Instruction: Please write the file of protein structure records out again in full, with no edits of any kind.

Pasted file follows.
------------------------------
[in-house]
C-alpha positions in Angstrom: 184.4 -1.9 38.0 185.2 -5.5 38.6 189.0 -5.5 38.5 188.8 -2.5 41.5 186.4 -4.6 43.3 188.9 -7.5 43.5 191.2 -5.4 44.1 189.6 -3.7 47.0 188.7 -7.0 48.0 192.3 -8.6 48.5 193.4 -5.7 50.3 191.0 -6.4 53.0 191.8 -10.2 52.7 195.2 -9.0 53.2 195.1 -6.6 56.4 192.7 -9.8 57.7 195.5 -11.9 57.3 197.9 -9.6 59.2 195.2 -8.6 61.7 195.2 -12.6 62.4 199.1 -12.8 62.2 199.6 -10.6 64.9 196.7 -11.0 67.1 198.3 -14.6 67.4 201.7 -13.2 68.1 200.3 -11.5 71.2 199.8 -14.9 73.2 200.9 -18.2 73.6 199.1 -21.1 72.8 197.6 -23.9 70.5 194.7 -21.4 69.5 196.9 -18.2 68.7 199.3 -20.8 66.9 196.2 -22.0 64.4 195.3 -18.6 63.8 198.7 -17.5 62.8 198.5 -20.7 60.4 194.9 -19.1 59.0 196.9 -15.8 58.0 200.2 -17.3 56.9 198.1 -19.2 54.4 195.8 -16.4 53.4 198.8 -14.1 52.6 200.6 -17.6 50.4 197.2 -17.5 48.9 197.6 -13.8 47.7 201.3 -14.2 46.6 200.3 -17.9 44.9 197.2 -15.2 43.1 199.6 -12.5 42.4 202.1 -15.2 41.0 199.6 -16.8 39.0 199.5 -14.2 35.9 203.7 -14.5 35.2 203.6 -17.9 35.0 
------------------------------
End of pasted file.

[in-house]
C-alpha positions in Angstrom: 184.4 -1.9 38.0 185.2 -5.5 38.6 189.0 -5.5 38.5 188.8 -2.5 41.5 186.4 -4.6 43.3 188.9 -7.5 43.5 191.2 -5.4 44.1 189.6 -3.7 47.0 188.7 -7.0 48.0 192.3 -8.6 48.5 193.4 -5.7 50.3 191.0 -6.4 53.0 191.8 -10.2 52.7 195.2 -9.0 53.2 195.1 -6.6 56.4 192.7 -9.8 57.7 195.5 -11.9 57.3 197.9 -9.6 59.2 195.2 -8.6 61.7 195.2 -12.6 62.4 199.1 -12.8 62.2 199.6 -10.6 64.9 196.7 -11.0 67.1 198.3 -14.6 67.4 201.7 -13.2 68.1 200.3 -11.5 71.2 199.8 -14.9 73.2 200.9 -18.2 73.6 199.1 -21.1 72.8 197.6 -23.9 70.5 194.7 -21.4 69.5 196.9 -18.2 68.7 199.3 -20.8 66.9 196.2 -22.0 64.4 195.3 -18.6 63.8 198.7 -17.5 62.8 198.5 -20.7 60.4 194.9 -19.1 59.0 196.9 -15.8 58.0 200.2 -17.3 56.9 198.1 -19.2 54.4 195.8 -16.4 53.4 198.8 -14.1 52.6 200.6 -17.6 50.4 197.2 -17.5 48.9 197.6 -13.8 47.7 201.3 -14.2 46.6 200.3 -17.9 44.9 197.2 -15.2 43.1 199.6 -12.5 42.4 202.1 -15.2 41.0 199.6 -16.8 39.0 199.5 -14.2 35.9 203.7 -14.5 35.2 203.6 -17.9 35.0 